Two monarchs gained the throne on this day in history and are now both gone -because despite all the perks of it royalty does not grant immortality. James II of England (also James VI of Scotland) became king in 1685 upon the death of his brother Charles II. In 1952 Queen Elizabeth became queen upon the death of her father George VI, on this date, even though the coronation would be later. When her father died she and Philip were in Kenya at the Treetop Hotel, so they did not find out about it till the next morning when they came back into town.
In non-royal political news in 1899 the Treaty of Paris, this time between Spain and the US, was signed, ending the Spanish-American War which had been fought largely in Cuba and the Philippines. In 1922 the Washington Naval Treaty was signed in Washington DC, limiting the naval armaments of the US, UK, Japan, France, and Italy – in order to try to stave off another war – it failed obviously. In 1918 women’s right to vote was approved in Britain – but unlike the US it was limited to only women 30 years or older who met certain minimum property ownership requirements. And in 1919 the five-day Seattle General Stike started when more than 65,000 workers walked off their jobs in protest over working conditions. Seattle has always been a proud labor town.:)
In 1996 the Willamette Valley in Oregon had a massive flood, causing over $500 million worth of property damage. And in 1978 the Blizzard of 1978 hit New England with sustained winds of 65 mph and snowfall of 4 inches per hour. I would later encounter the Blizzard when it hit the Midwest – I was in Ohio at college. On a side note in 1959 Jack Kirby of Texas Instruments filed the first patent for an integrated circuit, which would revolutionize the electronics industry – especially computers.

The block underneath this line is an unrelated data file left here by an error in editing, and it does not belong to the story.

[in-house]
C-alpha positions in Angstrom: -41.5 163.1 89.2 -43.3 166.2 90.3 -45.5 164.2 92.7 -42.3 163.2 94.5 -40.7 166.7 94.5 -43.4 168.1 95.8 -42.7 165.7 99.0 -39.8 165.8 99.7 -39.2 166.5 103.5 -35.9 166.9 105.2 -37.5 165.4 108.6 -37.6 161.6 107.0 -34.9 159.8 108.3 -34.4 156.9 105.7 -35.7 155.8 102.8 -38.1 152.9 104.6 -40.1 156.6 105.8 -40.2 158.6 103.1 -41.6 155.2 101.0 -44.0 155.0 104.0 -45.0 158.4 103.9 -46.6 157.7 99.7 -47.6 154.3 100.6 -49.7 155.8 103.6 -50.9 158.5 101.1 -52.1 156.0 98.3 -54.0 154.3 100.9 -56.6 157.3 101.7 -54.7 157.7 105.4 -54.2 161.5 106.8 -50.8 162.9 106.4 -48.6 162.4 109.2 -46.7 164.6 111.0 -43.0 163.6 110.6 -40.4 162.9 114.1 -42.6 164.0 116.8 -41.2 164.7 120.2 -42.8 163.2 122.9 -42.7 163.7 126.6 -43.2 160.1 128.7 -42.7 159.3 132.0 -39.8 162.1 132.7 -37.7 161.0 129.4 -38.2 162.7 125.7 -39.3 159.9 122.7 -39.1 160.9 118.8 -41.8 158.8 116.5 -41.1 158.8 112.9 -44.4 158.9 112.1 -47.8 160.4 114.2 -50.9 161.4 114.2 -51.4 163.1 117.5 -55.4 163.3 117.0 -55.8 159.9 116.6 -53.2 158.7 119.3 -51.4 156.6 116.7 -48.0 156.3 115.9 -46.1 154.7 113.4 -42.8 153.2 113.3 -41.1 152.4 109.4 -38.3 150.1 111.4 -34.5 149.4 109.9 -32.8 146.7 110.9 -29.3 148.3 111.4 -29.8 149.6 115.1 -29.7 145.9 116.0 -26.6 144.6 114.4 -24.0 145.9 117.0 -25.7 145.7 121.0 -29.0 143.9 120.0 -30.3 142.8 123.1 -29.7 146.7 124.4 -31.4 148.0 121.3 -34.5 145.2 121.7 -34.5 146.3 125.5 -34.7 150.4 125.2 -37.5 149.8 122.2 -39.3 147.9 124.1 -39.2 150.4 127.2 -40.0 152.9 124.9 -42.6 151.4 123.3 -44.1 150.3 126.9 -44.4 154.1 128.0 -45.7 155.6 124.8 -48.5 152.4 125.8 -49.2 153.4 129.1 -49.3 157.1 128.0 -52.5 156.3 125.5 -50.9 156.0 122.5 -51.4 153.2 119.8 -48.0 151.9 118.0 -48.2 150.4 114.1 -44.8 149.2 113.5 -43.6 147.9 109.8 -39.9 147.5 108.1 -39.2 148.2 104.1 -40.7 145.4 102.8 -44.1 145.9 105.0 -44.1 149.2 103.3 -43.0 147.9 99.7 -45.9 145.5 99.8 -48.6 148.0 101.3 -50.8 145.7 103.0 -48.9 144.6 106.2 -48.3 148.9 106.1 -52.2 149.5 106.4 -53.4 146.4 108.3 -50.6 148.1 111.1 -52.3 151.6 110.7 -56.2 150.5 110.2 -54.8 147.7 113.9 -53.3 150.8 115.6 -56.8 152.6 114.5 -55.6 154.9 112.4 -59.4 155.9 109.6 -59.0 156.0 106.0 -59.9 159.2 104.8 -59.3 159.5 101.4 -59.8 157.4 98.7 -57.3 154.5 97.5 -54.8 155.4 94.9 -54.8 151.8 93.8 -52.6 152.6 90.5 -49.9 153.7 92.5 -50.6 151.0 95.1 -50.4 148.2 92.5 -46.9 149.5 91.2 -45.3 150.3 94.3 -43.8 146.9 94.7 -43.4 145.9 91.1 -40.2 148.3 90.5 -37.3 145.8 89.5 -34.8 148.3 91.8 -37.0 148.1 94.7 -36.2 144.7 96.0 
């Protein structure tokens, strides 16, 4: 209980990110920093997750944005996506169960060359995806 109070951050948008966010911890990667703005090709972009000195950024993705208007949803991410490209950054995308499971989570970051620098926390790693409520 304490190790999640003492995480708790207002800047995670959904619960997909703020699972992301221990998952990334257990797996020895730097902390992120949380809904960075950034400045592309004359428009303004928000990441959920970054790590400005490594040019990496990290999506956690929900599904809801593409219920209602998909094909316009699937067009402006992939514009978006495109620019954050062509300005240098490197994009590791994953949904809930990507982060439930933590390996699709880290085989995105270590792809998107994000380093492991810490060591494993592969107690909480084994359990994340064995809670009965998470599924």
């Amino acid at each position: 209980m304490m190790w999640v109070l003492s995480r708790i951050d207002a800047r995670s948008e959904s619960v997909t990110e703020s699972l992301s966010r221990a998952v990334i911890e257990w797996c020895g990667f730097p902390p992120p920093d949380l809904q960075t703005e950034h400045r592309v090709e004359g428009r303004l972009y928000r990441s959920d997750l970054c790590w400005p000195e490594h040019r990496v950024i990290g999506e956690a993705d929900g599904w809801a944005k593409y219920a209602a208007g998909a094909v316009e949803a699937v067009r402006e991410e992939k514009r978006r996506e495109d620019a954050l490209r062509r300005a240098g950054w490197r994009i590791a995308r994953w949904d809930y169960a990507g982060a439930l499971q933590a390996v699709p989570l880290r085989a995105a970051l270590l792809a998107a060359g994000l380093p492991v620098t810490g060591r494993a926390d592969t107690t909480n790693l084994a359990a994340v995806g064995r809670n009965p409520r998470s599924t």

Three American political leaders were born on this day. Aaron Burr (“sir”) 3rd VP of the US,, but more notable or notorious for his duel with Alexander Hamilton (“not gonna throw away my shot”) was born in 1756. Ronald Reagan our 40th President, after acting and being a two-term California Governor,, was born in 1911, who also had an airport in DC named after him in 1998. And Robert La Follette, the founder of the Re Progressive Party in Wisconsin, and who served as Senator from that state, was born in 1895.
We also welcomed into the world three non-politicians who made their own unique mark on the world. Babe Ruth in 1895, Bob Marley in 1945, and Natalie Cole in 1950. We also welcomed anthropologist Mary Leakey in 1913, journalist and author Tom Brokaw in 1940, and MASH’s Mike Farrell in 1939.
We bid farewell to a historian and one who made history- Barbara Tuchman (Guns of August, about WWI) in 1989, and Emilio Aguinaldo, Filipino general and politician, first president of the Philippines, who fought both the Spanish and the US to try to keep his country free -died in 1964 after finally seeing it become a reality after WWII.
We also said goodbye on this date in 1804 to English chemist Joseph Priestley, who discovered nine gases, including oxygen. And we said a very sad goodbye to Arthur Ashe, tennis great and AIDS victim (blood transfusion) in 1993.